That said, I have not read primary documents in the Tibetan tradition.

    I agree that the basic division of Buddhism is Mahayana (Salvation Vehicle) and Theravada. I used Chinese and Sri Lankan as shorthand for these words in my original post.

    I’l conclude by generally noting I am skeptical of modernist reinterpretations of ancient faiths… Hinduism as it exists now was notably constructed by the British and Anglicized Indians, in order to hollow out the pagan symbolisms and adopt monotheism.

  6. Dan,

    “I have not read primary documents in the Tibetan tradition”

    It’s likely that no Westerner has since it would require a good knowledge of Tibetan, Pali and Sanskrit. That’s why I agree with this:

    “I am skeptical of modernist reinterpretations of ancient faiths”

    Me too. I think we should be seeking modern solutions to our spiritual needs rather than attempting to find them in “ancient faiths.” There is an interesting book “The Tao of the West: Western Transformations of Taoist Thought” that looks at how Westerners have interpreted and misinterpreted Taoism. A similar book could be written about Western interpretations of Buddhism. We often go looking in other cultures for what we feel is missing from our own and so select elements of other religions that suit our purposes and ignore everything that doesn’t and end up with a distorted view of those religions. It is going to take a lot of time and a lot of Westerners committing themselves to an exploration of Buddhism as scholars and practitioners to really get it and I don’t see that happening anytime soon. This is why I am uneasy with this:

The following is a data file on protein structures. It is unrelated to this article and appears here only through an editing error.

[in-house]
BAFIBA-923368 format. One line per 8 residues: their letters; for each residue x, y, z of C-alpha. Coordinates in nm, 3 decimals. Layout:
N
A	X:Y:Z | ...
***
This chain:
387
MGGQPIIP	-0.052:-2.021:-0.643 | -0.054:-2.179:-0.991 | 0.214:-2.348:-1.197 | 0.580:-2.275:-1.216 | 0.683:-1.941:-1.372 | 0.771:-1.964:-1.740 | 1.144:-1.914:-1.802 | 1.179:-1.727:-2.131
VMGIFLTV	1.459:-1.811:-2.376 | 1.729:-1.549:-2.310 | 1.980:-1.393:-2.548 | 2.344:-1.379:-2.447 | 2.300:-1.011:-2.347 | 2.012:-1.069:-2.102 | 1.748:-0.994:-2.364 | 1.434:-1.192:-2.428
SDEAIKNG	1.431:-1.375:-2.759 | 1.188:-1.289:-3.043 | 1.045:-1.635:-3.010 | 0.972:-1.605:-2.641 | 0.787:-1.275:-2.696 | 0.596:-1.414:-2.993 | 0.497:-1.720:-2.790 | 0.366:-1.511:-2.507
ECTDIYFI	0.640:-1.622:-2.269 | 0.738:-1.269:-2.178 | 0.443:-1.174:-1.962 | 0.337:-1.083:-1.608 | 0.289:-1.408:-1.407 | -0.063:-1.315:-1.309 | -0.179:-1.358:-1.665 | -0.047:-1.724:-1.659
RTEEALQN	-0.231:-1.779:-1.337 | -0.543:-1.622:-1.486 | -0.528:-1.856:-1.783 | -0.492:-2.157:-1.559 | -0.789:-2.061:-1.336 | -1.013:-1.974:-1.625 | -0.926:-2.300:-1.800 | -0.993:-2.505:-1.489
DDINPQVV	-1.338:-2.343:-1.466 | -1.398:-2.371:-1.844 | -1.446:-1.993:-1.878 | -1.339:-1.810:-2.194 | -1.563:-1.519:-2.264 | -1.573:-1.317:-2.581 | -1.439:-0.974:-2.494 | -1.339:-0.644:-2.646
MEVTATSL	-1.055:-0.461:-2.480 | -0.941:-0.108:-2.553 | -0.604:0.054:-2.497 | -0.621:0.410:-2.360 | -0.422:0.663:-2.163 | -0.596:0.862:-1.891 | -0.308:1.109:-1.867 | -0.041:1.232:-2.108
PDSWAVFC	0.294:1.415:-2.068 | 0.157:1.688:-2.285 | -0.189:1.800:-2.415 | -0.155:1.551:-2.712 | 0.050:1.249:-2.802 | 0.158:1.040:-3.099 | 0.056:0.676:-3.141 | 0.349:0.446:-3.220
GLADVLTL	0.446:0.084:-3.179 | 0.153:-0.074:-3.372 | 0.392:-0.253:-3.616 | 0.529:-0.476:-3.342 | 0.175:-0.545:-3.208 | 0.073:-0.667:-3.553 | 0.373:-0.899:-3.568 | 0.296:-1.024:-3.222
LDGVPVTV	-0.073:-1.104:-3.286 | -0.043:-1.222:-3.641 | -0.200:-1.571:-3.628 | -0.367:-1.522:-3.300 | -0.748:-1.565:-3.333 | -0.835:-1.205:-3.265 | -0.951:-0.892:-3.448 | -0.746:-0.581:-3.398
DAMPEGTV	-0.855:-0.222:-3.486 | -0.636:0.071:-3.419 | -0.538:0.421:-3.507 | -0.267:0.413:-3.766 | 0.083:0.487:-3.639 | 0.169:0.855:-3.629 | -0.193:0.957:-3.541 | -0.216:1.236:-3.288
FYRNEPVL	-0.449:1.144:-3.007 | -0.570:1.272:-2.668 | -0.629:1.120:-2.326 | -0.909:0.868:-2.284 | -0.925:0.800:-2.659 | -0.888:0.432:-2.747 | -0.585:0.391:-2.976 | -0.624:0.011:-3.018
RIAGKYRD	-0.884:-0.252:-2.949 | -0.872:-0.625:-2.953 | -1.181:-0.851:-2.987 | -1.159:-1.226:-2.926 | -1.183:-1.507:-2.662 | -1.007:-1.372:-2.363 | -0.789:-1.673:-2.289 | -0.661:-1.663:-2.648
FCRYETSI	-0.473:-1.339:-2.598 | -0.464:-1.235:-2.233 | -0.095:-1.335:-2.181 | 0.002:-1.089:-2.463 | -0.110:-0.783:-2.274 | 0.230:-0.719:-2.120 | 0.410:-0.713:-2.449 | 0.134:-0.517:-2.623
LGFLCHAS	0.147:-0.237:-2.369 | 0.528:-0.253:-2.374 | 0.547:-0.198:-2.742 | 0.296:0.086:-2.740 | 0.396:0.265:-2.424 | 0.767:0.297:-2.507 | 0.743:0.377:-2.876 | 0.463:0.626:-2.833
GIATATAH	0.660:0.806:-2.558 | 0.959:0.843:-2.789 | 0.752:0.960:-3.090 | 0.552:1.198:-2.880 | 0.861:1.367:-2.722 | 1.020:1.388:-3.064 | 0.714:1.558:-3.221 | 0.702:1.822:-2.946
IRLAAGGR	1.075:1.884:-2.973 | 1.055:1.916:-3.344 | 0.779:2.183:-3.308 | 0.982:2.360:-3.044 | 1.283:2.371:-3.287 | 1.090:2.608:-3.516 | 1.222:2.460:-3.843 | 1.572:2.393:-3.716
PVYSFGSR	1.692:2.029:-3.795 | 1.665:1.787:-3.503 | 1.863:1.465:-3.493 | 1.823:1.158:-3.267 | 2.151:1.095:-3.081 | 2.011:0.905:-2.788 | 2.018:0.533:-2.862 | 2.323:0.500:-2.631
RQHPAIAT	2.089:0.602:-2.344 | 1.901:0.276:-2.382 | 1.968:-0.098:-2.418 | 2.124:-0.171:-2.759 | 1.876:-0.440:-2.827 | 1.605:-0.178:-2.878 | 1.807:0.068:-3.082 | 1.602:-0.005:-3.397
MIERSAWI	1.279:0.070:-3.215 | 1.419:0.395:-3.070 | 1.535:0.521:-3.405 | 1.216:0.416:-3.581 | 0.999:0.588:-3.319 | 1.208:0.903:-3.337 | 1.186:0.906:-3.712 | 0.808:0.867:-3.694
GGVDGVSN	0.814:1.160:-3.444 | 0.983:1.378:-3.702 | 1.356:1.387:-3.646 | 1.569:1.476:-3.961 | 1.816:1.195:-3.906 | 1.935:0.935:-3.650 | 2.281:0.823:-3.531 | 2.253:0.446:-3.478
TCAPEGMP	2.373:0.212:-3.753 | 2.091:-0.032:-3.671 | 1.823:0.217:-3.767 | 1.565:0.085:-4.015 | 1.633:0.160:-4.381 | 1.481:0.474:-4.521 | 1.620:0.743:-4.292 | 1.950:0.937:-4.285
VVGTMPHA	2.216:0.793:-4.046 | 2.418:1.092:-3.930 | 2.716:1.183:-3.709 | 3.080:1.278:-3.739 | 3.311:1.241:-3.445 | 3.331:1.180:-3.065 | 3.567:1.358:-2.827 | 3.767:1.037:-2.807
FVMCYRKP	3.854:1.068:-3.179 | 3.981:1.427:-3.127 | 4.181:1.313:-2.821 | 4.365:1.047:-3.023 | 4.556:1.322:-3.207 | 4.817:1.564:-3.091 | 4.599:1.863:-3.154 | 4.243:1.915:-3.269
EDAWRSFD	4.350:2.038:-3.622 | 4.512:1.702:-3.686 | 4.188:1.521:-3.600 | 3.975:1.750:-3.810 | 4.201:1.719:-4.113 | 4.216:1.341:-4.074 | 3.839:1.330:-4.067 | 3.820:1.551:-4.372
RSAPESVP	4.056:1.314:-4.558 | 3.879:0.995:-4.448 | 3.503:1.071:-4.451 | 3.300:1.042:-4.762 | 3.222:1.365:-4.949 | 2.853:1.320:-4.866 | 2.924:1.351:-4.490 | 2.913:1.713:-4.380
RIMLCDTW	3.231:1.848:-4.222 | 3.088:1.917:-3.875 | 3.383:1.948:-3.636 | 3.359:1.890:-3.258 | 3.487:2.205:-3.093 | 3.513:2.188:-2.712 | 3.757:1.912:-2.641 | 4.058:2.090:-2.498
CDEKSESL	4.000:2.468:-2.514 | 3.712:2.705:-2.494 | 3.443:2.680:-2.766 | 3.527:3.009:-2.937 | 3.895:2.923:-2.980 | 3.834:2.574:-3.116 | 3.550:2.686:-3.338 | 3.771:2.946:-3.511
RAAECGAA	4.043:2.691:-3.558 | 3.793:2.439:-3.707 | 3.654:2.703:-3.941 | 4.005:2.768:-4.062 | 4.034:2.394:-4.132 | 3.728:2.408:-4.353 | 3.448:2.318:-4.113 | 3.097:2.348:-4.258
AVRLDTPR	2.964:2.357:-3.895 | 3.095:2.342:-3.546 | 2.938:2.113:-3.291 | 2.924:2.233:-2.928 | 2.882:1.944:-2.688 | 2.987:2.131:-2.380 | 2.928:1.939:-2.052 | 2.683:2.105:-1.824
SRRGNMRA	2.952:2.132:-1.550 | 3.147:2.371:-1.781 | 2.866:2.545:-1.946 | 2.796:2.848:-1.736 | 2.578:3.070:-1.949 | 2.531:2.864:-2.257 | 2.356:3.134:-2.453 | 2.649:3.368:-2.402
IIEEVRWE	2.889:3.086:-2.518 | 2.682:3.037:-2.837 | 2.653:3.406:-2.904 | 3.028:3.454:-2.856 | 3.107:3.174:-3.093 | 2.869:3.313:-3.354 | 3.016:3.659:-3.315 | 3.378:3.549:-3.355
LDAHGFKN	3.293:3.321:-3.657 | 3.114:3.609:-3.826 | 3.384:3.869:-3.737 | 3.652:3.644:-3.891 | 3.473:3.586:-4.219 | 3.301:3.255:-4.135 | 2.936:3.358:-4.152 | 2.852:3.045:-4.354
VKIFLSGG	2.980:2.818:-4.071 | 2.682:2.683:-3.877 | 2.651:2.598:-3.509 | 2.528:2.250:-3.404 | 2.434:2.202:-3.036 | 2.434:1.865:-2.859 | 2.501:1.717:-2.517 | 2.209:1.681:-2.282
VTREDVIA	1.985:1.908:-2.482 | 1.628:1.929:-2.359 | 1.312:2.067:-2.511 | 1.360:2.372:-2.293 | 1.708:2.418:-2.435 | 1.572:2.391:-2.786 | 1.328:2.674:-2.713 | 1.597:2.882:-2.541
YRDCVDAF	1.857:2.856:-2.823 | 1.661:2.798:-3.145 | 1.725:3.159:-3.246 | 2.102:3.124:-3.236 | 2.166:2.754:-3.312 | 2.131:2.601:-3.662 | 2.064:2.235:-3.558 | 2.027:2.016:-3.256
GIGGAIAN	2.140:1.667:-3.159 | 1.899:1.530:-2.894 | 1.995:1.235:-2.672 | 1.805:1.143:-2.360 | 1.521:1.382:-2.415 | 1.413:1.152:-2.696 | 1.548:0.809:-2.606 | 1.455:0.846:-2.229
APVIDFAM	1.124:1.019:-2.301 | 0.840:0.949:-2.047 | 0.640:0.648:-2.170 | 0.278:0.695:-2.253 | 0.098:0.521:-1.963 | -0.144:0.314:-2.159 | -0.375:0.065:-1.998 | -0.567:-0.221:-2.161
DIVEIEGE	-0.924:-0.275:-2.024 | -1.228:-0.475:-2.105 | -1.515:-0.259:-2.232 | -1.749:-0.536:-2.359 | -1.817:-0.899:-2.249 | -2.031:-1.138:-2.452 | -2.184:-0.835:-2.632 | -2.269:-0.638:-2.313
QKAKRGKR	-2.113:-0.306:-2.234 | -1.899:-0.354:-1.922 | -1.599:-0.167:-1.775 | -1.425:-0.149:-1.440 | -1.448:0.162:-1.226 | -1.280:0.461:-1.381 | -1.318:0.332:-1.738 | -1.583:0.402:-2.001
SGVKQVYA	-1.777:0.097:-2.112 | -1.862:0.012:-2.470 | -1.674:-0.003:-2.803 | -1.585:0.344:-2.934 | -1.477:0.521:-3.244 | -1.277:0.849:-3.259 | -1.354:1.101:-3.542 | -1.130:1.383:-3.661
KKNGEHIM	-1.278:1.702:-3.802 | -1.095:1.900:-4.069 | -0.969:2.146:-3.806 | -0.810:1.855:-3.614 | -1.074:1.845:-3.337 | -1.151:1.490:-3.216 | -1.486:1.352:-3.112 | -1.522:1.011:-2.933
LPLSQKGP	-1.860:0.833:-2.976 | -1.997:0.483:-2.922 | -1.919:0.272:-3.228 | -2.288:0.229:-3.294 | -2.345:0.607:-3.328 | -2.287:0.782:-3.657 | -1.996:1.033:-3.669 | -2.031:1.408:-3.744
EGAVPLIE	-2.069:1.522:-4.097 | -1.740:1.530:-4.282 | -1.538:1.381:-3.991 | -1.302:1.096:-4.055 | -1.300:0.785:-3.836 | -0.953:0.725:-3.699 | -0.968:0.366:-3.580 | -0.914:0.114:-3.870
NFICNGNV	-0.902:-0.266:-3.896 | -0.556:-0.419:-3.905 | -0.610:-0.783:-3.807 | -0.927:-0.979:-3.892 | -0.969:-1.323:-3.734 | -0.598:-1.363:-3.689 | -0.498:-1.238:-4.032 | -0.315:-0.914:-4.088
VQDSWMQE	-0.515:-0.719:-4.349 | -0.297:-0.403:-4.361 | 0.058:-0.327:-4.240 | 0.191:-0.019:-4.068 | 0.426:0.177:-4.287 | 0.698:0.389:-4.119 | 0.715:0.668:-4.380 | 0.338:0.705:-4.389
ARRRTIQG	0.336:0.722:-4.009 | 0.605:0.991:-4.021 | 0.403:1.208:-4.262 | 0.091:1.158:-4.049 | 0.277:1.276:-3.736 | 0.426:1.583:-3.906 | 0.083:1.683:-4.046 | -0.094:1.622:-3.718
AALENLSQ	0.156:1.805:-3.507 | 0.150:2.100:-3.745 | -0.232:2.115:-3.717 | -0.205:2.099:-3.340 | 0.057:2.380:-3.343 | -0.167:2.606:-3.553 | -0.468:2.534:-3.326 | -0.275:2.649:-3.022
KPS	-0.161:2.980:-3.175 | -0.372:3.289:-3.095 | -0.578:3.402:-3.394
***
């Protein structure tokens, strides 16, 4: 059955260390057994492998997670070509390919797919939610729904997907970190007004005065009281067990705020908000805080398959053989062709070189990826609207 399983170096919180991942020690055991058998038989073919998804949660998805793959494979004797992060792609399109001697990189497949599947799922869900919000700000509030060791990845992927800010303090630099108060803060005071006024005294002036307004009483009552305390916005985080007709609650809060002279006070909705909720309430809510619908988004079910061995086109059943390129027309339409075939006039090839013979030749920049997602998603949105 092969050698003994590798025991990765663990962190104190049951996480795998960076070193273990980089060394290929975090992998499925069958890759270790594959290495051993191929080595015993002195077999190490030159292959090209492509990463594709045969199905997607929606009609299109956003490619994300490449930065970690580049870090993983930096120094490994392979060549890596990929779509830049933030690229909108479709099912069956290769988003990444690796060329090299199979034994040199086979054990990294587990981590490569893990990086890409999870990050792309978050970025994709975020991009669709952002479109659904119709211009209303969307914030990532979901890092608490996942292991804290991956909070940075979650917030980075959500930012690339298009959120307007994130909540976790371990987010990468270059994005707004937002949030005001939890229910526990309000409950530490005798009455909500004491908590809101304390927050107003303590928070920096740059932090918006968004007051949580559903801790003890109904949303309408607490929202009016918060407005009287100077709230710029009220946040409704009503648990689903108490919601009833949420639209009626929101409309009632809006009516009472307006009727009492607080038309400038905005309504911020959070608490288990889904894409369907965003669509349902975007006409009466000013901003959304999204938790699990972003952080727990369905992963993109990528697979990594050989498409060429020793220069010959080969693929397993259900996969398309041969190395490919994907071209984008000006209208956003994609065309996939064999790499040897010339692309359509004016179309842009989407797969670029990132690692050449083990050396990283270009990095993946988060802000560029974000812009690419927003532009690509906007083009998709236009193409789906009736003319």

“An old National Geographic described Tibetan Buddhism as “degenerate,” and looking at the Lama Temple in Beijing (and reading China Marches West), I’m inclined to agree, though by degenerate I mean that while maintaining the form of Buddhism it has been hallowed out by pre-Buddhist traditions.”

    This assumes that there is some perfect, ideal version of Buddhism that it degenerated from and I don’t think that there is such a thing in any religion. And it assumes that we have enough knowledge to judge it “degenerate.” There have been millions of people who have found spiritual sustenance within the many traditions of Tibetan Buddhism. What is important is whether they have felt that their spiritual needs were adequately met, not whether some Western intellectuals have determined that their beliefs are “degenerate.”

  7. Phil,

    Certainly, the look at historical validity assumes that historical validity is important. It may not be.

    By degenerate the author (I think) was using a meaning that would now be called “evolved” — that is, Tibetan Buddhism is strikingly different from what were probably the actual teachings of the Buddha, but well adapted to the local environment of feudal-era Tibet.